I’m reminded of the neighbourhood support networks that sprung up over WhatsApp during the pandemic – connecting people to the essentials they were cut-off from, whether that be food, toiletries, equipment or simply company. And then my mind jumps to Radio One DJ, John Peel describing The Fall:
“They are always different; they are always the same”.
Things are different but frustratingly the same. Problems that were experienced in 1947 rearing their head again in 2020. Yet the speed and distance our communications can cover today would have been incomprehensible back then (this week I was able to find, download and read Rebecca’s article, tag her into a tweet, and for her to reply across continents that she’s planning to let Didier’s granddaughter know about the project in less than half a day). I wonder how many of those neighbourhood groups are still going? Have they mostly dried up along with many of the digital arts offerings that sprung up when everyone had to isolate, not just disabled and clinically extremely vulnerable people?
This is the first time I’ve worked on art in a concentrated block of time since November 2020. Mixed in with the excitement of immersing myself in the project and making something new are some feelings that do and don’t surprise me.
There have been times when I’ve felt a bit overwhelmed as there’s lots to do and the days go by so quickly. We’re making decisions every hour on how best to spend the limited time we have. I get through this by reminding myself that I am my own worst critic, that the project will never be perfect, and that I should treat myself with the same compassion and understanding that I try to treat others with.
I’ve also switched gears abruptly from working within the structure and community of a midscale theatre (where I hold down a job in fundraising) to working as part of a duo on a self-directed project, collaborating virtually over email and ZOOM so there have been times when I’ve felt a bit lonely. Writing it down like this, I can understand where the feeling comes from. It makes me wonder how other artists and freelancers manage this feeling (or don’t)?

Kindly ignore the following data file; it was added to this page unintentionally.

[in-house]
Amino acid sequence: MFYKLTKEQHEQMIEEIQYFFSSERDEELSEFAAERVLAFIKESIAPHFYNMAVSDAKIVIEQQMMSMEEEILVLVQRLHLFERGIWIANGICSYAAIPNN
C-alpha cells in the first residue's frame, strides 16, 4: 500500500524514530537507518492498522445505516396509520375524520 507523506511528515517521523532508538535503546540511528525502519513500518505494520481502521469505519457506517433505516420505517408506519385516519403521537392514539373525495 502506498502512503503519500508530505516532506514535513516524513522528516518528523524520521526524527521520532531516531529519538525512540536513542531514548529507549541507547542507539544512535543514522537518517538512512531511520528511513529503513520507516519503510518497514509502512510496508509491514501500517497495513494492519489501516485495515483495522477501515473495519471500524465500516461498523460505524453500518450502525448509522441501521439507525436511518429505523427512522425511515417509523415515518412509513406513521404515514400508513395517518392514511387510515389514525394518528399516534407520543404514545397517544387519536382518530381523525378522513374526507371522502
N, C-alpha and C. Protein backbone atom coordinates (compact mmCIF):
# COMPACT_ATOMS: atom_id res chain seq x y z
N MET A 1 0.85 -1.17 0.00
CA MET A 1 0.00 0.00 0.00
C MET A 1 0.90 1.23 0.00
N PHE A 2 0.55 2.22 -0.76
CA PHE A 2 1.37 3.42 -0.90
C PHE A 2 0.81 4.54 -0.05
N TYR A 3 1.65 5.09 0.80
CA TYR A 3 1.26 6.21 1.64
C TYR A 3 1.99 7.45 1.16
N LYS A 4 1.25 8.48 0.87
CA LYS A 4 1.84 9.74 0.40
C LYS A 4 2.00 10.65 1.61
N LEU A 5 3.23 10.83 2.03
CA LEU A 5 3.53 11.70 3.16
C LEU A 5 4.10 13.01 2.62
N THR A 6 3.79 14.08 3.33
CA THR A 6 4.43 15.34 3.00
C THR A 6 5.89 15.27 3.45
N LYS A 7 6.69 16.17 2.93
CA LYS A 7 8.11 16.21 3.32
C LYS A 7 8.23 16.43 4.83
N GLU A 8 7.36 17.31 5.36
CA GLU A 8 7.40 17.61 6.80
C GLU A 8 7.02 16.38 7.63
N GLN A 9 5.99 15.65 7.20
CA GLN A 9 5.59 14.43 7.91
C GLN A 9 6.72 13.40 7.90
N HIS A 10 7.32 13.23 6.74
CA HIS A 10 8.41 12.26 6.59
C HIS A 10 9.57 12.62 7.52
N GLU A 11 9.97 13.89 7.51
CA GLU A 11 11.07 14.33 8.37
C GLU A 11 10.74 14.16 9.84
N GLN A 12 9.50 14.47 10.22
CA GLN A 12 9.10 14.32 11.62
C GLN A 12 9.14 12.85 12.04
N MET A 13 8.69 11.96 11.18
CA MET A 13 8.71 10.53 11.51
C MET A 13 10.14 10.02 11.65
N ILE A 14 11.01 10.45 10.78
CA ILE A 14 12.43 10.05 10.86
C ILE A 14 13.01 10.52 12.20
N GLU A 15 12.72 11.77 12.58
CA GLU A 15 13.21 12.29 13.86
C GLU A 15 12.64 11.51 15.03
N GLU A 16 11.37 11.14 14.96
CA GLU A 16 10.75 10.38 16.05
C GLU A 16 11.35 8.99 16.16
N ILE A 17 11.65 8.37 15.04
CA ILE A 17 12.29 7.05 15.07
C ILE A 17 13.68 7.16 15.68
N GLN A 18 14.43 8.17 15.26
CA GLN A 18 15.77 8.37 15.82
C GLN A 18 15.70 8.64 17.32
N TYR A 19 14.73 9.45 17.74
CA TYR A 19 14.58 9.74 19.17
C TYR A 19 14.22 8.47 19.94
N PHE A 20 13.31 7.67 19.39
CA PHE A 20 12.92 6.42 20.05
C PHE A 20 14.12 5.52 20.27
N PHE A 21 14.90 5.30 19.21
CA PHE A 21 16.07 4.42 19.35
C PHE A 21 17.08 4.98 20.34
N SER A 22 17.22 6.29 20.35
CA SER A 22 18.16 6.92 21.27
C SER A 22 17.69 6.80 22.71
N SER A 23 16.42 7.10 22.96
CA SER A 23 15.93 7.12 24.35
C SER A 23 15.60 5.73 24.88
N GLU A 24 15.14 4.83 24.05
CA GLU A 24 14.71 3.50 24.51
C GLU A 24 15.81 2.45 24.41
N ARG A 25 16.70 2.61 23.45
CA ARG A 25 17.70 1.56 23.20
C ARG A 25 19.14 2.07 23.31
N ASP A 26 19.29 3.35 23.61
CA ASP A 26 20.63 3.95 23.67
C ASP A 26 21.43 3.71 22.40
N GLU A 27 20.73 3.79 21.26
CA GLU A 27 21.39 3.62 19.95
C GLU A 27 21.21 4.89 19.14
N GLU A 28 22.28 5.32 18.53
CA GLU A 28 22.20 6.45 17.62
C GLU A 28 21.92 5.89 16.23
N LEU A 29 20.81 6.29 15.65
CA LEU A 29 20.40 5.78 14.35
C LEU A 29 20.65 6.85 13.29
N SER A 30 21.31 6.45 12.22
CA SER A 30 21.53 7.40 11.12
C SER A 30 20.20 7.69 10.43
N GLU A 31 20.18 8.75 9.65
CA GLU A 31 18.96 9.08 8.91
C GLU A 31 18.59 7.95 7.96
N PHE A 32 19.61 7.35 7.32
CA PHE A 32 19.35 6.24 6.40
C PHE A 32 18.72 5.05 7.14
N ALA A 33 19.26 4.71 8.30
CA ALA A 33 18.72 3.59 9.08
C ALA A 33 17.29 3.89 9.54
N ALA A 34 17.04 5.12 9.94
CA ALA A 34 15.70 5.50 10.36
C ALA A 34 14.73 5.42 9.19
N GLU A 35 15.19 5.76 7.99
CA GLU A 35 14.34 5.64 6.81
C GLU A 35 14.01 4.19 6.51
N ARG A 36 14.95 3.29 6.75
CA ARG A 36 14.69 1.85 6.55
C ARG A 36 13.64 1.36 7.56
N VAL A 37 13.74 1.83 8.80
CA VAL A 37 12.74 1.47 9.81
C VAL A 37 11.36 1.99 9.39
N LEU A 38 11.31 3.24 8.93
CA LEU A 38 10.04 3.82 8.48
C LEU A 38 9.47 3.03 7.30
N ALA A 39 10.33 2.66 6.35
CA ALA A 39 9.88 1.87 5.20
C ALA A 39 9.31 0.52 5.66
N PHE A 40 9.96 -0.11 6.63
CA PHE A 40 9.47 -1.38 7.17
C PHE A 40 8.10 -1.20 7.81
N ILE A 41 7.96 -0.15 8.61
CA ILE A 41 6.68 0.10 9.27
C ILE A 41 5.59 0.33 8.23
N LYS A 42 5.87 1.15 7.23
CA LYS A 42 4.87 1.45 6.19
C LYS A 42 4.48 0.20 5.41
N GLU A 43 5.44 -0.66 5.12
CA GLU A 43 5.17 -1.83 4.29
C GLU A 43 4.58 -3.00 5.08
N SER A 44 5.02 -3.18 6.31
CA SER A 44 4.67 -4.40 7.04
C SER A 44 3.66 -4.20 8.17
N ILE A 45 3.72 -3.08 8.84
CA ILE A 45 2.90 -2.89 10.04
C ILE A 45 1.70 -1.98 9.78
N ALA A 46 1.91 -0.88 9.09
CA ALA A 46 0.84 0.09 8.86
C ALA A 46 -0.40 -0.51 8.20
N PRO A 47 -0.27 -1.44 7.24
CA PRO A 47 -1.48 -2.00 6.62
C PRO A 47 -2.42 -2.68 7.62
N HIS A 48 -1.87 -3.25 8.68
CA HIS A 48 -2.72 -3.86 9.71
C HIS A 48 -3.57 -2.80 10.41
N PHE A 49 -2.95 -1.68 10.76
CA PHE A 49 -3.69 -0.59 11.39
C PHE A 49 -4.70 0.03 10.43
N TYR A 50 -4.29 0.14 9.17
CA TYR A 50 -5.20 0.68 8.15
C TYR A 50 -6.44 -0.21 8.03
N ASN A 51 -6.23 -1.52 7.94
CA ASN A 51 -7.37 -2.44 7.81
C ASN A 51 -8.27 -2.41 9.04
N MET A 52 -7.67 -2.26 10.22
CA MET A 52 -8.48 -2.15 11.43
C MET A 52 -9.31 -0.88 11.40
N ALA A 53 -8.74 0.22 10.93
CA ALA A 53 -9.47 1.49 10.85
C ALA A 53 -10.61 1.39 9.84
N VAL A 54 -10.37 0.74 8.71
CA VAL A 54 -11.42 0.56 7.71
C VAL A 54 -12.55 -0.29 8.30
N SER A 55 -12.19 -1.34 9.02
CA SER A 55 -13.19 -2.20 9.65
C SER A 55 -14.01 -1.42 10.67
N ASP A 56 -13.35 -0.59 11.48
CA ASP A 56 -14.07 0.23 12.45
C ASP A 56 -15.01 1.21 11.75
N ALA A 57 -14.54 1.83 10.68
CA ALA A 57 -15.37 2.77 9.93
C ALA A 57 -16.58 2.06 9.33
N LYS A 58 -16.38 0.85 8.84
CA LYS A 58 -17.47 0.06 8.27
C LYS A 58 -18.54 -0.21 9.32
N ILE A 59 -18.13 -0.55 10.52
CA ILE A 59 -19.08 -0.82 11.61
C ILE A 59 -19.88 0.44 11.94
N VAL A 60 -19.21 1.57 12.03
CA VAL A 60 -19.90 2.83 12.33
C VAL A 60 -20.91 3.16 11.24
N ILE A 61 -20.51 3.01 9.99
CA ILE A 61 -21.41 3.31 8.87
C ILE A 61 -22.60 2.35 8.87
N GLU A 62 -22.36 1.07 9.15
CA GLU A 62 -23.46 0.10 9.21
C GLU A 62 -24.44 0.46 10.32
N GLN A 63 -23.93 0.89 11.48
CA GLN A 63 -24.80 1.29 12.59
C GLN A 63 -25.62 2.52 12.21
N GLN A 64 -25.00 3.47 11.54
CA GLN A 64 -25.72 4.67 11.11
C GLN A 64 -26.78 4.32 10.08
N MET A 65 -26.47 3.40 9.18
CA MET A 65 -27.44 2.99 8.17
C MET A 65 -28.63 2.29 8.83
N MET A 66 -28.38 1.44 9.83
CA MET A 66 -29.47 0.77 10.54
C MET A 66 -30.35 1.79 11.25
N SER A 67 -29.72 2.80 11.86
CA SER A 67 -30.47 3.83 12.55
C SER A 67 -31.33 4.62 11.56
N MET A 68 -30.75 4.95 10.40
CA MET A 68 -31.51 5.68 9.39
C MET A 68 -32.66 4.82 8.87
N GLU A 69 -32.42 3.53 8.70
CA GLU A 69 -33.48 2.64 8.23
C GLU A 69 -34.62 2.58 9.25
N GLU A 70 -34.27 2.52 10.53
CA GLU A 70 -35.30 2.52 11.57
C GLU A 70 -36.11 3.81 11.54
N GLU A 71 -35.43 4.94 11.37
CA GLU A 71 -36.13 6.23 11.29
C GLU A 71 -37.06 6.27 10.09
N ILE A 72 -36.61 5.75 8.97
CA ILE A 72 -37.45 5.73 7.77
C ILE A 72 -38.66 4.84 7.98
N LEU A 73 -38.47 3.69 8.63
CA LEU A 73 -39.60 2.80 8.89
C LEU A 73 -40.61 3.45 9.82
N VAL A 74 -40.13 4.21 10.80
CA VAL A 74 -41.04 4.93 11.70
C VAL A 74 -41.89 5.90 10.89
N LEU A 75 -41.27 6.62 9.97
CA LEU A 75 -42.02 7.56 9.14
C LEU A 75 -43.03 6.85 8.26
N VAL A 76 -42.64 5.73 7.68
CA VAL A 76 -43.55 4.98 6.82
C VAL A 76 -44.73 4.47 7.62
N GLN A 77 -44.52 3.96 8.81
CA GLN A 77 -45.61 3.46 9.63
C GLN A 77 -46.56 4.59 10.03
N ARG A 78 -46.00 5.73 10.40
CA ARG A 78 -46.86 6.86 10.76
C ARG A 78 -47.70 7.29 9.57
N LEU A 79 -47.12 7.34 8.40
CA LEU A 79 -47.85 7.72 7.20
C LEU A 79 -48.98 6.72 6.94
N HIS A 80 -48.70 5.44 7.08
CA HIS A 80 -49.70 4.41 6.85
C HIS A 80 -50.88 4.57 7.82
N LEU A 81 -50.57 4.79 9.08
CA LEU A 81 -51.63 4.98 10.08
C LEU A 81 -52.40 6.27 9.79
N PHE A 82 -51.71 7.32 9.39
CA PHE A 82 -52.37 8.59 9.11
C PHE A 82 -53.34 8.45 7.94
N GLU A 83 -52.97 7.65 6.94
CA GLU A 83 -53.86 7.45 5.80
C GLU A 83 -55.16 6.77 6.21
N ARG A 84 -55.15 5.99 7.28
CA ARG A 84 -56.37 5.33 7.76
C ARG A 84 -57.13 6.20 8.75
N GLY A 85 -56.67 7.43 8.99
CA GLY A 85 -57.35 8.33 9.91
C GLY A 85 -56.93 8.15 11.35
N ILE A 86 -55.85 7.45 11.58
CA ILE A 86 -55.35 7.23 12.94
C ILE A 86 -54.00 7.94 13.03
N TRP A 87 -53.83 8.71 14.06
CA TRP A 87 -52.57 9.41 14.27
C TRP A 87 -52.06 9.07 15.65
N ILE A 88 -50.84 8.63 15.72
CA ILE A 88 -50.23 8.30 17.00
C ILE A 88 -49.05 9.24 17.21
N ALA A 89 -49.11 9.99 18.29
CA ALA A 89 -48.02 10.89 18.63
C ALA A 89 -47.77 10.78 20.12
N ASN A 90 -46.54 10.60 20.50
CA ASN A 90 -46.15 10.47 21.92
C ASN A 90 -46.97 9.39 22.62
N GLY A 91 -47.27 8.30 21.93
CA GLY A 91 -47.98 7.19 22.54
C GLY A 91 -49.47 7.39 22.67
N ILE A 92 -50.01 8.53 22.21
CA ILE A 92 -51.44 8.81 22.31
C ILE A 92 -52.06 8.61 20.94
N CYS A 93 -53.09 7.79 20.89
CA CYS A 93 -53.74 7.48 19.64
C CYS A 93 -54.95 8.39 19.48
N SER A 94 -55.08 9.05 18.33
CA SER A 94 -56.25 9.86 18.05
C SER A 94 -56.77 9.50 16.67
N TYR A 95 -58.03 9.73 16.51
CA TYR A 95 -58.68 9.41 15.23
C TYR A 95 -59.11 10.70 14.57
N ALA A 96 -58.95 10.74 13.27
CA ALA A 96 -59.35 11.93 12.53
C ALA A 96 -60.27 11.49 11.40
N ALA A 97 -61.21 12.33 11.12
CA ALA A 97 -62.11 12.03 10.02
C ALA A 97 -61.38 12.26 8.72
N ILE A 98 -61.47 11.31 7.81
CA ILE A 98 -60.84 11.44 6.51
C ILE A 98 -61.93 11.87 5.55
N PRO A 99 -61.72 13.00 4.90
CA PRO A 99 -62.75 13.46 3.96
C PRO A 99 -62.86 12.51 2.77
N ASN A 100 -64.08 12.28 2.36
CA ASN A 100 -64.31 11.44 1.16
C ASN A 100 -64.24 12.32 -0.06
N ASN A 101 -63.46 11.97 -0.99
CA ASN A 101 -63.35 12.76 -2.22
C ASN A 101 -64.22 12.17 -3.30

So I’m looking forward to socialising safely with Gemma and The Art House team in a few weeks. In the meantime, photo documentation of the residency will be limited to pictures of me smiling next to some beautiful portraiture of flowers by Gareth McConnell, because photos of me emailing people can’t really compete.
In the meantime, we’re still excited to feature the art of queer, disabled, clinically extremely vulnerable people and / or people living with Long Covid. And we want to talk to you about your experiences of the past two years. There’s support for access, interpretation and a contribution for your time. You can get in touch with us at firstname.lastname@example.org or complete this form.
- Actually this statement from Robert Barry appears to be a half-truth itself. There was a short-lived general store at Algoe but nothing to suggest anyone was born there.